Not so long ago, people believed that because walnuts look like brains, eating walnuts must be good for the brain. In just the same way, it’s been easy to persuade people that because skim milk has its fat removed, it must help remove fat from those who drink it. Makes sense, dunnit? Except that was never a shred of scientific evidence to support this marketing claim.
It used to be that there were just 3 main dairy products: butter, cheese, and whole milk. Butter was the troublesome one, because it was made from cream—the high-fat part of milk skimmed off the top when milk has been left to stand. When you take the cream off, what’s left is a tasteless, watery substance that really isn’t good for much.
In the first half of the Twentieth Century, this troublesome waste by-product of butter production was poured into the streams in rural areas around dairies, emitting a foul smell, soiling streams and spoiling the pristine landscape. Although unpleasant to rural inhabitants, the disposal of skimmed milk this way wasn’t a big deal in the days before environmental consciousness. Although contemporary reports don’t say, I wouldn’t be surprised if the acrid odor was the smell of money to many dairy farmers.
That all began to change when automobile owners began taking Sunday drives into the country. Now the noxious smells and irksome sights of skimmed milk threatened milk’s reputation as clean and wholesome. Something had to be done. After World War II, milk marketers discovered that they could sell previously useless skim milk by marketing it as a weight-loss wonder.
Having discovered a useful marketing heuristic, the dairy industry pushed it as far as it could. Given the dairy industry’s image of wholesomeness—the milk of human kindness and motherhood all wrapped up in a clean, white package—this was pretty far. In 1985 the USDA officially endorsed skim milk for the first time, and by 1988 low-fat and skim-milk sales exceeded whole milk for the first time.
Over time, the public health community has aggressively supported the dairy industry in its insistence on skim milk, steadily removing first whole milk and then 2% milk from dietary recommendations, public institutions, and—especially—schools.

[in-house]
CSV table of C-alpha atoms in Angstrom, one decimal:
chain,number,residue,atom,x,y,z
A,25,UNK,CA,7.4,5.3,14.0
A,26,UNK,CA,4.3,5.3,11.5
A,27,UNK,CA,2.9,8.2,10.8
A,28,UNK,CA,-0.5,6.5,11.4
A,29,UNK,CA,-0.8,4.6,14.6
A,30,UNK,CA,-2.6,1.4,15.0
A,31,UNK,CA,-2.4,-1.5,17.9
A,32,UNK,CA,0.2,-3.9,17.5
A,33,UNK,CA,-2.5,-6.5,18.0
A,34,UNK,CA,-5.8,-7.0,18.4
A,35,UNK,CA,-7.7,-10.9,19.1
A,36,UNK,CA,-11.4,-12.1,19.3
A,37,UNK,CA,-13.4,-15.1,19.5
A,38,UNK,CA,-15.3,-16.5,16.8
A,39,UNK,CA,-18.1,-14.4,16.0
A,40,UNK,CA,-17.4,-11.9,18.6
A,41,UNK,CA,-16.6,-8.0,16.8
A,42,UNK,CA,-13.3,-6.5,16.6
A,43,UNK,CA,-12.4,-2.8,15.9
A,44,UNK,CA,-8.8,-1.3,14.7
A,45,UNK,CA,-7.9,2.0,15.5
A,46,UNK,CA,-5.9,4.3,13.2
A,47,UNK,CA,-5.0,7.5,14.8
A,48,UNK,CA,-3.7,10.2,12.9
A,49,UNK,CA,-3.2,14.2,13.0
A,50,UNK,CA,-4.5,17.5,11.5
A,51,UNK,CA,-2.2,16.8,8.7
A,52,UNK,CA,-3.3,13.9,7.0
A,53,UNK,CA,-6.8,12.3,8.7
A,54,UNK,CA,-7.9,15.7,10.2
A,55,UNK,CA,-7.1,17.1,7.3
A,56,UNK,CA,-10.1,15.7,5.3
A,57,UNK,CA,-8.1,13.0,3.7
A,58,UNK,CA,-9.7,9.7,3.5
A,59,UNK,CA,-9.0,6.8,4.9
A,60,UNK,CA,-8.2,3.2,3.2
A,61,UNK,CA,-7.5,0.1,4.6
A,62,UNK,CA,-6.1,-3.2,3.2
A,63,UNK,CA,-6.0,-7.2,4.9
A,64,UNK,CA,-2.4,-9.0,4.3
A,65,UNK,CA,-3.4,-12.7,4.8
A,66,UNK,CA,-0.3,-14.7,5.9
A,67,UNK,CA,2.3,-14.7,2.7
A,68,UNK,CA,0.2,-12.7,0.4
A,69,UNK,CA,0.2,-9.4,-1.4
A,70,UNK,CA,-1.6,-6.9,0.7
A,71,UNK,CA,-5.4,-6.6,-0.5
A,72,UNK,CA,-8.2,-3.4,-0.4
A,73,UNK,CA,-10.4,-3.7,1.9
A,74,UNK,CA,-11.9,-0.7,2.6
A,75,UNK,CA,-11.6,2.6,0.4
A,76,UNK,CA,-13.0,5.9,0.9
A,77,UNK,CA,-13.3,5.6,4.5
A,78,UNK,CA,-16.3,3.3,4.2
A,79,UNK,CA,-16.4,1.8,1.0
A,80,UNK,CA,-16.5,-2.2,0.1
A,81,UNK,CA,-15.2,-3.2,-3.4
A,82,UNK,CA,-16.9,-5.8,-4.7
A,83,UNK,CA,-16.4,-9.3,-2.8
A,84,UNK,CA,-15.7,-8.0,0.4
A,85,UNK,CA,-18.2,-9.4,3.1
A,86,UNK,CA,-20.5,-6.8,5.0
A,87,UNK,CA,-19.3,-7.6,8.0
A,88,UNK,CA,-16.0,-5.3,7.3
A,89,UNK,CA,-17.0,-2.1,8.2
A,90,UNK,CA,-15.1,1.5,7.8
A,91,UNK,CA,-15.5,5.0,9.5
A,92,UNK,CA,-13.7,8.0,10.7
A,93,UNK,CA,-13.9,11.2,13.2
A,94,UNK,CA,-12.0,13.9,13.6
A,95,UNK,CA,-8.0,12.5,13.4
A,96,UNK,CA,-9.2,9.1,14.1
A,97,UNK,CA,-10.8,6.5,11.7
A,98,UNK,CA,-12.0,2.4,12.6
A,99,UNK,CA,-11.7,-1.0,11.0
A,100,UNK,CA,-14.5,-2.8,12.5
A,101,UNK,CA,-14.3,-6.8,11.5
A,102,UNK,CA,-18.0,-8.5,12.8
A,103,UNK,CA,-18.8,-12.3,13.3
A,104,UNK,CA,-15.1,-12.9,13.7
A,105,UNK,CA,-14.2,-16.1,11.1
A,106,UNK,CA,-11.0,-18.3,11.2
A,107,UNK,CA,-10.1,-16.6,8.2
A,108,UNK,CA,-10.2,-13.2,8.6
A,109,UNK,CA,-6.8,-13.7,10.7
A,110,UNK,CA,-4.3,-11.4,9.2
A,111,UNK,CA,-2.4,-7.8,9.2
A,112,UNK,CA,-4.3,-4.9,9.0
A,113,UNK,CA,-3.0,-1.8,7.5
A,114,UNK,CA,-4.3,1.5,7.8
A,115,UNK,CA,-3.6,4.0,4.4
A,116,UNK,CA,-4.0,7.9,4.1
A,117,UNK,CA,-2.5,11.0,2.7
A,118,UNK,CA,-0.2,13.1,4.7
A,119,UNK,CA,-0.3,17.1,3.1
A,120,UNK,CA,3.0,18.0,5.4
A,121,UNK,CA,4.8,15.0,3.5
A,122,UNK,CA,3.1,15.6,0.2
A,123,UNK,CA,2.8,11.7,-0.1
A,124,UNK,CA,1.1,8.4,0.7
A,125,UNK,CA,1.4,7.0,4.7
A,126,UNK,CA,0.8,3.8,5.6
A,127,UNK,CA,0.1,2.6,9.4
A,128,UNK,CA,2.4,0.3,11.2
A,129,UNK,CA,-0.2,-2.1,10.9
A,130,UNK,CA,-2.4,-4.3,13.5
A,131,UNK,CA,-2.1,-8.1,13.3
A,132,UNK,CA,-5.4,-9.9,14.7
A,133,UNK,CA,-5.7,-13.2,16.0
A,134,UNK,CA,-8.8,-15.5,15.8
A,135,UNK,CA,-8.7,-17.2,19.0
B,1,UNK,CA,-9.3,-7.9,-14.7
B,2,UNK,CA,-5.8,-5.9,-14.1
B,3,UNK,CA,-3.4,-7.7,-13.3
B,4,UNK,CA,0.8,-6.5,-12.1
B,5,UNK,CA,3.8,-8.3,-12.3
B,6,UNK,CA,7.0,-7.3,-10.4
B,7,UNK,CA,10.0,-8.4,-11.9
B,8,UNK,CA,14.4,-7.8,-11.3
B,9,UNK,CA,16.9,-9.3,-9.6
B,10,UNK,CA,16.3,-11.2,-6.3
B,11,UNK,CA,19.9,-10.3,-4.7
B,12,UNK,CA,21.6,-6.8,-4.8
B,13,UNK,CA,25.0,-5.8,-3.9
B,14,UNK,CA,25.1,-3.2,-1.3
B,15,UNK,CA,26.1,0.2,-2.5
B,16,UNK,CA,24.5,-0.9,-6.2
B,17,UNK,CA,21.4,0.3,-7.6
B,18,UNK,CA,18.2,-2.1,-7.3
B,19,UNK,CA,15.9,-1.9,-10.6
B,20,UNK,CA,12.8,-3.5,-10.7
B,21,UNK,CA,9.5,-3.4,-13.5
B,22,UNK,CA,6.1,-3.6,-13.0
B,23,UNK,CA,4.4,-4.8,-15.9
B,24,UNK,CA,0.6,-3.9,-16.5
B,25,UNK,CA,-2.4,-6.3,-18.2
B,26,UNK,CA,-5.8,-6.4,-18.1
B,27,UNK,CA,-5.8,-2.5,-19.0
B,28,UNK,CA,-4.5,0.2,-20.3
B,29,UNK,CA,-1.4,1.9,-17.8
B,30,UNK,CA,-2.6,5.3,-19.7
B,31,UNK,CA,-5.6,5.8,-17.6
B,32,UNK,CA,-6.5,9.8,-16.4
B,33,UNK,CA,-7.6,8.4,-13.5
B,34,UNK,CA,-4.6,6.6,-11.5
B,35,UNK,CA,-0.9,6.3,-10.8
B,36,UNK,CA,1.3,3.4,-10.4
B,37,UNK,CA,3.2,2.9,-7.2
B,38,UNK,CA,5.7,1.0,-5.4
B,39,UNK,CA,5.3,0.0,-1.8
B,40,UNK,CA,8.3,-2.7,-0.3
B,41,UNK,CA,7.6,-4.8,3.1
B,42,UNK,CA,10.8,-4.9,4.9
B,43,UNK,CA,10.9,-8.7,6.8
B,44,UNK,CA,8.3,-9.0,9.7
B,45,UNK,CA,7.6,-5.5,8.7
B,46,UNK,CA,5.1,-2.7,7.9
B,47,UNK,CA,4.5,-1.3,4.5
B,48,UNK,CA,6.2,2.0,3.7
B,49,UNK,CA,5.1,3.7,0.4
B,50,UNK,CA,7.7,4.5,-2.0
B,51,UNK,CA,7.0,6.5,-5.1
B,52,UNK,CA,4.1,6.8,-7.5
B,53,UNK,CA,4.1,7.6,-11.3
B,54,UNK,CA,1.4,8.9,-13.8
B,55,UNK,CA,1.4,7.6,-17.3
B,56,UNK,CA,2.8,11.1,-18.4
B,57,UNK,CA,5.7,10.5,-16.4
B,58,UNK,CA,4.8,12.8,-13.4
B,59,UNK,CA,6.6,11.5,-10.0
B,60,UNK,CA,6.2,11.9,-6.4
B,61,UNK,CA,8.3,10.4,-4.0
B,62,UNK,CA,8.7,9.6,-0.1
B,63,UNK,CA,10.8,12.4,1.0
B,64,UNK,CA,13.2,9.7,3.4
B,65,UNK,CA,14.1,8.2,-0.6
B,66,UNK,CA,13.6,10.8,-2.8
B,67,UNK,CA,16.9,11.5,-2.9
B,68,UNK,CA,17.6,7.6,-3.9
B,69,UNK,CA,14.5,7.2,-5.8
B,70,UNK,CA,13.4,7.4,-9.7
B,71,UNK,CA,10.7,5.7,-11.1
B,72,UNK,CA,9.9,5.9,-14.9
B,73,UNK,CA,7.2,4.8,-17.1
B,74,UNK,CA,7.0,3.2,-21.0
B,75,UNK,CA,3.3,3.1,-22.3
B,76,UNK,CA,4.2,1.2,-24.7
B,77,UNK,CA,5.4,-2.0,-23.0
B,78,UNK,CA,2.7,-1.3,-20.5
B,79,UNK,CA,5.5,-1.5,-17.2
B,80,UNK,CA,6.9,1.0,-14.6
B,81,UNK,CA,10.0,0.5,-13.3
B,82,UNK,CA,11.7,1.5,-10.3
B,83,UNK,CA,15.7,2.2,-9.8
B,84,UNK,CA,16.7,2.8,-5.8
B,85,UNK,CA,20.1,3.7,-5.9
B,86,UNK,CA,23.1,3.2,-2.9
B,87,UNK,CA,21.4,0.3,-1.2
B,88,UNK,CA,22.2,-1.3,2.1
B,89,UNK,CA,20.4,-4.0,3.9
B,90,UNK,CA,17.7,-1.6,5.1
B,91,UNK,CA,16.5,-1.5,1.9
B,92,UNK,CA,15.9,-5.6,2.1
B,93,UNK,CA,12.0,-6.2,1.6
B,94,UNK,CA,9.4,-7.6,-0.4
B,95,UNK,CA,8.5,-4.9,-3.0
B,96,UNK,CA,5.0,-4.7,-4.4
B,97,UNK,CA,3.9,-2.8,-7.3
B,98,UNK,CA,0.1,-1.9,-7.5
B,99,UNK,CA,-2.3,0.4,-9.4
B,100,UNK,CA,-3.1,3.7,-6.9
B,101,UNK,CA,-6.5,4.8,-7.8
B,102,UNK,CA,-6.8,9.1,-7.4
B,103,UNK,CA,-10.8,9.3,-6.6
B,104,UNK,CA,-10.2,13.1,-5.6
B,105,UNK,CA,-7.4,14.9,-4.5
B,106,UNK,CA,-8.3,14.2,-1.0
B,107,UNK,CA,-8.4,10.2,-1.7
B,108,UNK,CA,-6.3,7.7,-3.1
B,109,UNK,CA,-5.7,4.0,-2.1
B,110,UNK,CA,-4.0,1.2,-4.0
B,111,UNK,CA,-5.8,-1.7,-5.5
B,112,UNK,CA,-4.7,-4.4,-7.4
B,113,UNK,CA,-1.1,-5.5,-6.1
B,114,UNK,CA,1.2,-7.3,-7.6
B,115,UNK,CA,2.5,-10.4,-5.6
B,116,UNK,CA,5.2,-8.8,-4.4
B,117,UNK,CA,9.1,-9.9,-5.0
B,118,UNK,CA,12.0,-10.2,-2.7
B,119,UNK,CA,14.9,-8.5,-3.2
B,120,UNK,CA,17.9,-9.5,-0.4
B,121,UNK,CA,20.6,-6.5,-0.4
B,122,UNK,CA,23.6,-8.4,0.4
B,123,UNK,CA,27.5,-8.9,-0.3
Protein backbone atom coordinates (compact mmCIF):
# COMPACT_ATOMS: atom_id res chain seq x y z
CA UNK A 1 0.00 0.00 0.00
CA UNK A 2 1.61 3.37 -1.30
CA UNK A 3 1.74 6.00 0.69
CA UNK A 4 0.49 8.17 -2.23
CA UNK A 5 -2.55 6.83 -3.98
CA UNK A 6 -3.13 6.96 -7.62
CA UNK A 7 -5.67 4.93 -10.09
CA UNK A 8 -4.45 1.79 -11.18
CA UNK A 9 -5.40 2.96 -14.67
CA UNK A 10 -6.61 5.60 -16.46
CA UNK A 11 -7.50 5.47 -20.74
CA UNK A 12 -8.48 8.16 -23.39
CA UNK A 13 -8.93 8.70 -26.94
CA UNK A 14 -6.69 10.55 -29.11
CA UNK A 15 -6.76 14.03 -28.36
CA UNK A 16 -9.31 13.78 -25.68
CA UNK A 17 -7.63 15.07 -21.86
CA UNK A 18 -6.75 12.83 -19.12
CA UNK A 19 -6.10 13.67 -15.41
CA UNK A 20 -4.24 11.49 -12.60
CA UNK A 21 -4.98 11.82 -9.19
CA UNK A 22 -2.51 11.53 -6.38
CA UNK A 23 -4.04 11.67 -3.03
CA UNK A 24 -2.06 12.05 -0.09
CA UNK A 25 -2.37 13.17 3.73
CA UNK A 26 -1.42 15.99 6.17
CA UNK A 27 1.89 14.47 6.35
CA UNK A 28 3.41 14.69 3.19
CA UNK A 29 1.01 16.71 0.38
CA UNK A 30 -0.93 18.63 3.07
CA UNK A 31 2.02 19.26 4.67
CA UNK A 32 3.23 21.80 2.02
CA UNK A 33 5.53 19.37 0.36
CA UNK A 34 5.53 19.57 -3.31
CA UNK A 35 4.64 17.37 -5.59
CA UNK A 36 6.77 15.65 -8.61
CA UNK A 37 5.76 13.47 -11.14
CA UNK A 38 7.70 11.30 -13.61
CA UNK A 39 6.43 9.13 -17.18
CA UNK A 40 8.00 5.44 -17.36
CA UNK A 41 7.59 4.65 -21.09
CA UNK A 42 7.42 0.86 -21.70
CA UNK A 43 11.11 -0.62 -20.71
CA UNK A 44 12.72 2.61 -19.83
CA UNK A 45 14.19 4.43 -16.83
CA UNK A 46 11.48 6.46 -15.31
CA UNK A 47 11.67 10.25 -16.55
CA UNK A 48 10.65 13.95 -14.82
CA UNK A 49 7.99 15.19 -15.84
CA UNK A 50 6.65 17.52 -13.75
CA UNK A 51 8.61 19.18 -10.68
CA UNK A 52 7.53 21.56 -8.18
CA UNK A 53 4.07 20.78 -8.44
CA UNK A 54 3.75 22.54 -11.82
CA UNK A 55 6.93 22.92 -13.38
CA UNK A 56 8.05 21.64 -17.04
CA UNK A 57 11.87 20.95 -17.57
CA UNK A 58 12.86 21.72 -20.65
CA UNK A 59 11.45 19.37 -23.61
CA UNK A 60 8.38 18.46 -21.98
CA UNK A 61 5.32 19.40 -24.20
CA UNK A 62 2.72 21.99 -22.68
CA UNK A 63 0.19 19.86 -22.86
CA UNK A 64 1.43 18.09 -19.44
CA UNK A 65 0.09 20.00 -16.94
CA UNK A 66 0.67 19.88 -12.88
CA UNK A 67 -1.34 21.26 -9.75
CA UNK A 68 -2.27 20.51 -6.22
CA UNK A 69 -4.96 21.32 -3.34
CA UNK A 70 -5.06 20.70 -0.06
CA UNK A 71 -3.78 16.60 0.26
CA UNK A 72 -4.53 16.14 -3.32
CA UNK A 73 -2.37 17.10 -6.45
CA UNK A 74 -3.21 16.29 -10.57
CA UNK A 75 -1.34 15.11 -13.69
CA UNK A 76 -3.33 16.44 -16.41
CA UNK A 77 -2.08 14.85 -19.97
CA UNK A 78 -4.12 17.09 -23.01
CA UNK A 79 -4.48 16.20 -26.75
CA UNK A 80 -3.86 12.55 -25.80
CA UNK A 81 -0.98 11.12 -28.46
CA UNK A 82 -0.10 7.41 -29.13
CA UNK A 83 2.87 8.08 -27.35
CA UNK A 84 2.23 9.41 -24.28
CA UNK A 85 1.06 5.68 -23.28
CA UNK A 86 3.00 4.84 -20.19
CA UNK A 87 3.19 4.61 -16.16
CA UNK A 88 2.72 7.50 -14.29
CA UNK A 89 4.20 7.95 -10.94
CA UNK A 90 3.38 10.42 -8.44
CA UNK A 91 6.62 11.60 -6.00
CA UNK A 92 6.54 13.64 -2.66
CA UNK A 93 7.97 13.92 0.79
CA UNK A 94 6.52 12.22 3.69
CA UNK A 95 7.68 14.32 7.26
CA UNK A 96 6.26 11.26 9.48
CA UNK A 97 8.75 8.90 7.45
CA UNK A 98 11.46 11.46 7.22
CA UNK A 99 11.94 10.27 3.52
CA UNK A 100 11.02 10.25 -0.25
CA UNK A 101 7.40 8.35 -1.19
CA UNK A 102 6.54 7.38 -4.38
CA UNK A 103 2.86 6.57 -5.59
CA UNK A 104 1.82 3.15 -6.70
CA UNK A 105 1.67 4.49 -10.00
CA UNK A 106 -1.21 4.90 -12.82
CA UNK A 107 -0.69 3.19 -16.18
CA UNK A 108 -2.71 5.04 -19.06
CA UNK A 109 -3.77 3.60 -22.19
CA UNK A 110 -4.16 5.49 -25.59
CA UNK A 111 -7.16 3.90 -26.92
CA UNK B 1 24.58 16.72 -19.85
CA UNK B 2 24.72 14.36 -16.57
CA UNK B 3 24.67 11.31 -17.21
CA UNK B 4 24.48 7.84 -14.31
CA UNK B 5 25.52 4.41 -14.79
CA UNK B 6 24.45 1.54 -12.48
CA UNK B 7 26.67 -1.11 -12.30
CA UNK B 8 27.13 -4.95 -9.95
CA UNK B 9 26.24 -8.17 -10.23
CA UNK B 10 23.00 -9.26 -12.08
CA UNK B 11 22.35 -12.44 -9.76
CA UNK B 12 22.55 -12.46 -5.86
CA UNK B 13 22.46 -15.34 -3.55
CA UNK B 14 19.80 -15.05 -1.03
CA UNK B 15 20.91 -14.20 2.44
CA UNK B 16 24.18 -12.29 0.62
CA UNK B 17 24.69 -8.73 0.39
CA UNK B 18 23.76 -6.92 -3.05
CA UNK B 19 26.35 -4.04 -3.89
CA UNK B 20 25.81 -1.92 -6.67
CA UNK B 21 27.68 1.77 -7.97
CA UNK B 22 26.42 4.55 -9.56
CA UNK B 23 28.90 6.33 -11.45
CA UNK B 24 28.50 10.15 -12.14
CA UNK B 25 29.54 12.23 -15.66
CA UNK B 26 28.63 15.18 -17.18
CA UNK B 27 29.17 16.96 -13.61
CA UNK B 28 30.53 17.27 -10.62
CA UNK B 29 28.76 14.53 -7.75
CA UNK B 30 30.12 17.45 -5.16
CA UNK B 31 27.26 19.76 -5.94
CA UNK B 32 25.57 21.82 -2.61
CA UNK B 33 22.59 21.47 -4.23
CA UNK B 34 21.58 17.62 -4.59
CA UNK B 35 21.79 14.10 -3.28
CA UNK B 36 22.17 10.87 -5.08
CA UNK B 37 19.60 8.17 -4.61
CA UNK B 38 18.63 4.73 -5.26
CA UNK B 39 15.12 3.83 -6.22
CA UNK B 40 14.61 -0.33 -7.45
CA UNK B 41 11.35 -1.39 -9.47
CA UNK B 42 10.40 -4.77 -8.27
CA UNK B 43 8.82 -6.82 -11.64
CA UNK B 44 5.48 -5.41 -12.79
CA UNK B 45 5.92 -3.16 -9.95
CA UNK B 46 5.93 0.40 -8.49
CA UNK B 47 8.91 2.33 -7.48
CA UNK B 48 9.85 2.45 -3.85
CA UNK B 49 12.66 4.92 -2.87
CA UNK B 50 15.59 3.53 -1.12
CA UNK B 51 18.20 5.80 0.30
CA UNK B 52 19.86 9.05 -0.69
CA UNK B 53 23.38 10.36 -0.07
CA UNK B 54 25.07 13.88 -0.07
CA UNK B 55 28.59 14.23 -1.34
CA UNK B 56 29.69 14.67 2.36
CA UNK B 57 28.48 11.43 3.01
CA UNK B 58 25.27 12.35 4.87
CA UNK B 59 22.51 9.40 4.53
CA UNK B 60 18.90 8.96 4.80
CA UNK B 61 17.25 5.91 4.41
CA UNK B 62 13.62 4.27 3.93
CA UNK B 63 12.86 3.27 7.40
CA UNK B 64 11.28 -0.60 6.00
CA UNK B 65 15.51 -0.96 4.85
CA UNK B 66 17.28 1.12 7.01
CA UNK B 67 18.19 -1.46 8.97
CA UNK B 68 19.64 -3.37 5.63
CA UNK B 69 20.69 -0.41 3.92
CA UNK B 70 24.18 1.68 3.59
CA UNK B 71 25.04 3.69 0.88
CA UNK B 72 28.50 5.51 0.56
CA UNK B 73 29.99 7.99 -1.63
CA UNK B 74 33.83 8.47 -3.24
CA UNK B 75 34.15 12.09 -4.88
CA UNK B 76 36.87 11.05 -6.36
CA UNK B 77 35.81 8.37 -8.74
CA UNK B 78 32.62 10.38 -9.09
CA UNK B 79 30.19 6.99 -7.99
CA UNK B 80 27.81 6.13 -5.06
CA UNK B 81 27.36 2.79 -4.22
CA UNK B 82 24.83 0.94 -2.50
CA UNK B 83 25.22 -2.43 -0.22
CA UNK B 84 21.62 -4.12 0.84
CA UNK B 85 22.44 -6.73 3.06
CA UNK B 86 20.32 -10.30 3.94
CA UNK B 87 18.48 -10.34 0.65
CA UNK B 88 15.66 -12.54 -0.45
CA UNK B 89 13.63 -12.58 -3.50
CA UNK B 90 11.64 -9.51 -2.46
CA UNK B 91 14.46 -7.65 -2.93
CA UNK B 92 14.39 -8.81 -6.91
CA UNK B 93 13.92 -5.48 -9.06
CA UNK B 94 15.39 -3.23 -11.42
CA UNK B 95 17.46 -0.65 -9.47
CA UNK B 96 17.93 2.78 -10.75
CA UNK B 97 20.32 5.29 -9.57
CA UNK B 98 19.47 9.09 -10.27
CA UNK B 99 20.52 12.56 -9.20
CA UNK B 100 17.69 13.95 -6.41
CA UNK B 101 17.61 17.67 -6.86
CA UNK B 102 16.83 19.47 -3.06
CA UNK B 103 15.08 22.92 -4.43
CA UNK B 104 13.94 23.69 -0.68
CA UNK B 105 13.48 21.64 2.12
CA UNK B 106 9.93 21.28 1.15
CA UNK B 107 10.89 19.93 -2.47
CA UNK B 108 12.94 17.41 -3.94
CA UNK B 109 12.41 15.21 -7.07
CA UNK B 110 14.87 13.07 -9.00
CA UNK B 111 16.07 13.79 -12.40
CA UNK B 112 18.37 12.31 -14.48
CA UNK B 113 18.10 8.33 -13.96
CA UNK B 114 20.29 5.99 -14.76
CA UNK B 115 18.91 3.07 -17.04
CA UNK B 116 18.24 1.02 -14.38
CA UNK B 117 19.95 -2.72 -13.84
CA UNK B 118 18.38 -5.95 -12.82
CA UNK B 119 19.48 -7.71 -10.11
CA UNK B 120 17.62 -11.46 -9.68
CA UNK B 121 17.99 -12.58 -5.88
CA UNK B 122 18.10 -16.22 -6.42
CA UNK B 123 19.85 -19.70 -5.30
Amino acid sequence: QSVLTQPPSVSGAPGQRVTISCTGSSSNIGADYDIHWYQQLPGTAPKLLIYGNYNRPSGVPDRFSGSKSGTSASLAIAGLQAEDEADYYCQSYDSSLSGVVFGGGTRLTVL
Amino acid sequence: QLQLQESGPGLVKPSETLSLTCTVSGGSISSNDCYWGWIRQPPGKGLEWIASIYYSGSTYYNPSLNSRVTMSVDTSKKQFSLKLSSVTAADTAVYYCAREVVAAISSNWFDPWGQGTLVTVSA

Notwithstanding the consistency of these recommendations, there is no evidence that switching from whole milk to reduced-fat milk prevents obesity, and some evidence to the contrary.
An NPR piece the other day presents some additional evidence, quoting researchers who seem very surprised that perhaps whole milk is not the health peril we thought it was. Not only has this been known for years (a similar NPR piece appeared two years ago), it has never been known otherwise. I mean, a bald marketing ploy somehow passed itself off as science, and the public health and medical communities went along with it.
You might argue that low-fat milk could be justified because it has lower caloric content. Yet this claim, too, is misguided. Both fat and sugar promote palatability, and foods that have neither fat nor sugar nor salt are unlikely to be palatable on their own, especially for children. Skim milk and 1% are in fact so distasteful to children that the only way they’ll drink them is if a lot of sugar is added. Even then, they just taste sugary and artificial, so why not drink just drink pop? And lo and behold, milk consumption has been going steadily down ever since this low-fat craziness got going.
In its drive to reduce obesity, the public health community has achieved nothing but helping to change kids’ palates to favor sugary beverages. Nice going!
Public health should aim higher. There are certainly more pressing issues than what kids drink, and whole milk—or even 2%—isn’t to everyone’s taste. But forcing skim milk on kids by restricting what school cafeterias can serve, in the absence of any scientific evidence for doing so, was a mistake. It impairs our credibility on issues—like childhood vaccinations—where there is good evidence. And even a tiny impact on several generations of US kids nationwide has an effect.
Maybe we should be eating more walnuts.